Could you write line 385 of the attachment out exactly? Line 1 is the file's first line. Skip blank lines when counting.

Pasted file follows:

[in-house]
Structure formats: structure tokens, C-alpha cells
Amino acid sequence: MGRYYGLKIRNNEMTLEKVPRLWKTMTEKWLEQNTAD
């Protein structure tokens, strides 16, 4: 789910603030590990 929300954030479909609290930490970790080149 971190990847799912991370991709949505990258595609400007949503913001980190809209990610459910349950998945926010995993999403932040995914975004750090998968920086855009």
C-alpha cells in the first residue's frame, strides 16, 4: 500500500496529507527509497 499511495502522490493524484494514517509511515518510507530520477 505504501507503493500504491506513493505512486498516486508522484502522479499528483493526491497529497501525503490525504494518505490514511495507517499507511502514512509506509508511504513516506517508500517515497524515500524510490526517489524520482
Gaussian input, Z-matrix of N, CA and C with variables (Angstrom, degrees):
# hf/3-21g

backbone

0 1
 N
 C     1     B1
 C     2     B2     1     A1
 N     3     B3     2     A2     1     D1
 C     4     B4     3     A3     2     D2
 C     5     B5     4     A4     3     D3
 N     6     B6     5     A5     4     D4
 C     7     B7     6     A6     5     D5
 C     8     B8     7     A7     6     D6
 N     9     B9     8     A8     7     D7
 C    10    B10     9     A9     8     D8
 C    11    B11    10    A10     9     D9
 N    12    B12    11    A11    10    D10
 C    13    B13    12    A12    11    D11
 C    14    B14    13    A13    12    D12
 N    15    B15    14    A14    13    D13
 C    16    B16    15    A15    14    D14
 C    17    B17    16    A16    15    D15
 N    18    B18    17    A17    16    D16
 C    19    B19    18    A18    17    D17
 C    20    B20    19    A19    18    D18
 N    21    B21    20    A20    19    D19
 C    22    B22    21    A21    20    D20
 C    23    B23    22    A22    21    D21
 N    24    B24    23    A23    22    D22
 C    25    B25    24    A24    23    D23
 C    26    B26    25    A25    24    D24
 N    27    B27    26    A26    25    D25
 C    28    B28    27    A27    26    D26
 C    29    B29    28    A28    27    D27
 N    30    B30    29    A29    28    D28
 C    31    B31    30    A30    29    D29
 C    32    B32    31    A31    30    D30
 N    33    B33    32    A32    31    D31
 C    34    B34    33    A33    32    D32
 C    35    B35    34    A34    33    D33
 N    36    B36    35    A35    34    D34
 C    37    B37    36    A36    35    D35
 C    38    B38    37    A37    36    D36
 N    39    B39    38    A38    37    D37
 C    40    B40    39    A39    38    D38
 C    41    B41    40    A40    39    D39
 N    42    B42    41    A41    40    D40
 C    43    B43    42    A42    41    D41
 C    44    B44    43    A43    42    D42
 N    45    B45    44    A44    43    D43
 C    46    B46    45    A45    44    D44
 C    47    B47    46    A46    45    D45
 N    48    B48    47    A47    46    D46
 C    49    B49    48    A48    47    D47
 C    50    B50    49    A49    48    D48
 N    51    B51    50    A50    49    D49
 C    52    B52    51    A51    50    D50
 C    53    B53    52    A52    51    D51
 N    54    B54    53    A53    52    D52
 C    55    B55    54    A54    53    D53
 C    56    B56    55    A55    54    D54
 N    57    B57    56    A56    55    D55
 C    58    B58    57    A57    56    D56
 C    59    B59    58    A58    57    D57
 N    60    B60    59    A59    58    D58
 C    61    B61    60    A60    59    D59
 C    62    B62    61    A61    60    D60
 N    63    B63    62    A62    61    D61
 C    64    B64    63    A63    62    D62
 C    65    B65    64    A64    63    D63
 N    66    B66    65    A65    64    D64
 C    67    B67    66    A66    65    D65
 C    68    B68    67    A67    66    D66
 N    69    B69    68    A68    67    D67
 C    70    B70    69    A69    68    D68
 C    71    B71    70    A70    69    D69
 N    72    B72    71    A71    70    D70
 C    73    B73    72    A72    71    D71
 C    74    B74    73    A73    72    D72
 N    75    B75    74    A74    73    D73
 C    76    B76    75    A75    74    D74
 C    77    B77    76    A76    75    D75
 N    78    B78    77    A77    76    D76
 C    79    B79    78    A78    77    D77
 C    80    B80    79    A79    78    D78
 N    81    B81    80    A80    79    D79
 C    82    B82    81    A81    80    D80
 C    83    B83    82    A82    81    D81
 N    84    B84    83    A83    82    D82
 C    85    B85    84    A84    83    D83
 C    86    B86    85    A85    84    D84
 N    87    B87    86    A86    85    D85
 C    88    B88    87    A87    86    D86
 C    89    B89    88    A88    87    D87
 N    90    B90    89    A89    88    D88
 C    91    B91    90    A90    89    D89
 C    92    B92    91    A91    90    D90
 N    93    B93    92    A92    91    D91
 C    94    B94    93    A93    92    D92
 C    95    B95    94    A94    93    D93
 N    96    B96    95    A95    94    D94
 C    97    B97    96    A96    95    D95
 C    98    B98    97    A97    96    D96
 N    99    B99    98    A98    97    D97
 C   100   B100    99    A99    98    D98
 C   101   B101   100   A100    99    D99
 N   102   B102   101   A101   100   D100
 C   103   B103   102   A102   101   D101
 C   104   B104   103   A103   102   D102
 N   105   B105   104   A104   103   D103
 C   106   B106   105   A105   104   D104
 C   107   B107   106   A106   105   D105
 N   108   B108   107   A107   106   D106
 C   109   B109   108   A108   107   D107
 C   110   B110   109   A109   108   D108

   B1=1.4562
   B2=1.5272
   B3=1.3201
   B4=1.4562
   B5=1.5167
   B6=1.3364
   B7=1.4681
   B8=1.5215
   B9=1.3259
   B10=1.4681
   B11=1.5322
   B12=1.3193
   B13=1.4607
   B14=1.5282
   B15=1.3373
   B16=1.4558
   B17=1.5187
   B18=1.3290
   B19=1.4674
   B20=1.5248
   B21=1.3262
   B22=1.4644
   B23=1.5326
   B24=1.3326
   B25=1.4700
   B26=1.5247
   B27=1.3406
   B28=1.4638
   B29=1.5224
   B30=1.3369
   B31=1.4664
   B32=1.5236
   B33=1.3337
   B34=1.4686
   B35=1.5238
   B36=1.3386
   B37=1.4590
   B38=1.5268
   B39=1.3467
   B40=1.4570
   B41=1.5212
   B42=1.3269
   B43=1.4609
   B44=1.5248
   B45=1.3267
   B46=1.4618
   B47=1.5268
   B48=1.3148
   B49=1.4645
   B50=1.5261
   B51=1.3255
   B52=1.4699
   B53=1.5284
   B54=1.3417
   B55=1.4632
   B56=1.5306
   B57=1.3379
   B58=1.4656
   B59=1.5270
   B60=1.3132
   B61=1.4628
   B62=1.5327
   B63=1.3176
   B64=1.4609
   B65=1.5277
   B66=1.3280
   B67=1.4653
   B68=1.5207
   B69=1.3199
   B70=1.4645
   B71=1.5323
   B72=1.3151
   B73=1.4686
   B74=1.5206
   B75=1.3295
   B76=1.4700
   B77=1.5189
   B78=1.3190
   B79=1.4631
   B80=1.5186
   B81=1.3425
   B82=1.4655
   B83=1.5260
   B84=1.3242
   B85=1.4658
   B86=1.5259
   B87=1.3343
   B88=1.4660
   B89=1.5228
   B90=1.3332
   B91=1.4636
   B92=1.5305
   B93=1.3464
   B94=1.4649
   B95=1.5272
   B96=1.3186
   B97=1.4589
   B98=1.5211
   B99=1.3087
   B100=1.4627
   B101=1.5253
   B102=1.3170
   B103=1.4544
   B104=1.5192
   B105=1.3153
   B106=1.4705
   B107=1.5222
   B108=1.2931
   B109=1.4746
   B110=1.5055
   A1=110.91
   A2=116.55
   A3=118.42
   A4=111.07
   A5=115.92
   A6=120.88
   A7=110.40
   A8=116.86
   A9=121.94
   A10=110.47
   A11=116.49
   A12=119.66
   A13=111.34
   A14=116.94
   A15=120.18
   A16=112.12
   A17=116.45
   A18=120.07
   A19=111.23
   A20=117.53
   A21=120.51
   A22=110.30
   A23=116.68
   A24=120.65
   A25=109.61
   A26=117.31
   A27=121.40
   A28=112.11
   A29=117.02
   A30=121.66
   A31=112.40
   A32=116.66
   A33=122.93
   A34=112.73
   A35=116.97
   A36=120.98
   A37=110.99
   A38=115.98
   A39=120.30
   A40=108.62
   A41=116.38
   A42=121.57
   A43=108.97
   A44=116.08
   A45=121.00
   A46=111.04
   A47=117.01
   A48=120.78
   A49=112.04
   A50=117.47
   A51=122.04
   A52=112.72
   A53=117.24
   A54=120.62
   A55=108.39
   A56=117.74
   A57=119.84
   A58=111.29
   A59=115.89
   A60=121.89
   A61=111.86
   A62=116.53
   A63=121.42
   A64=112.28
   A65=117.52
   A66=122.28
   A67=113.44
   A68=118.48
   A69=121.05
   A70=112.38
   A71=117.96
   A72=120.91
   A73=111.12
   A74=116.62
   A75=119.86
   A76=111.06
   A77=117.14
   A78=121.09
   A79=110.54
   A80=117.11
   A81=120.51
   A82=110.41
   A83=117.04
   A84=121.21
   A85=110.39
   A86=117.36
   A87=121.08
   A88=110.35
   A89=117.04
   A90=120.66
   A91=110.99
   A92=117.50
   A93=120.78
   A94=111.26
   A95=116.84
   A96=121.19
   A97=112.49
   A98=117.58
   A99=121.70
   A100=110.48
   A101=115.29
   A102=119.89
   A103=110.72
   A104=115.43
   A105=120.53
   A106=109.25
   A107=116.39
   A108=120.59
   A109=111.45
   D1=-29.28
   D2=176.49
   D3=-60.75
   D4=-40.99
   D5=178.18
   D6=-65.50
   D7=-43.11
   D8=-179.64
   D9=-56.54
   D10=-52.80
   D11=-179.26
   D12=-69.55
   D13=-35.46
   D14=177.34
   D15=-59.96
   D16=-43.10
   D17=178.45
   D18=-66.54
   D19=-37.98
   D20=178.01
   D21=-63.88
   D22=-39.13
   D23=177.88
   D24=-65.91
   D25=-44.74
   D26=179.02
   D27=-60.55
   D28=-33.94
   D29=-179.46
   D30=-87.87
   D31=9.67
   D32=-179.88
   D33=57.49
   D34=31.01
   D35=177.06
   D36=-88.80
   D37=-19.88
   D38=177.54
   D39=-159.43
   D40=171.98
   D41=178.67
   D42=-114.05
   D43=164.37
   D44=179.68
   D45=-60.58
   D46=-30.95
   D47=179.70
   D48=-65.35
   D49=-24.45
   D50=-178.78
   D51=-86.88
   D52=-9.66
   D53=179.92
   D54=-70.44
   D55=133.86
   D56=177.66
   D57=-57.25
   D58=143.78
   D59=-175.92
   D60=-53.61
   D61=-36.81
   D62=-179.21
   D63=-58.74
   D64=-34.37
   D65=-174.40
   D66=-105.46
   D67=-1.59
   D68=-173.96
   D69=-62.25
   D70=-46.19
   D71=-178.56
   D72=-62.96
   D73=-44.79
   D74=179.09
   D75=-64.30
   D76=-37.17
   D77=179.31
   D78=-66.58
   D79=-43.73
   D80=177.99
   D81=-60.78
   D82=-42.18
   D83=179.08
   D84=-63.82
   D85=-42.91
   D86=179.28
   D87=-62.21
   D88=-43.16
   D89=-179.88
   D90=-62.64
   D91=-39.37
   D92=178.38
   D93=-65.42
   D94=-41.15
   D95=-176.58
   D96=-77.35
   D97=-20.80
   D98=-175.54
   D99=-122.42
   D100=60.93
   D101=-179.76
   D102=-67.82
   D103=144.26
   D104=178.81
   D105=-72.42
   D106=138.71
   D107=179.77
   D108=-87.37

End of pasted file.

   D46=-30.95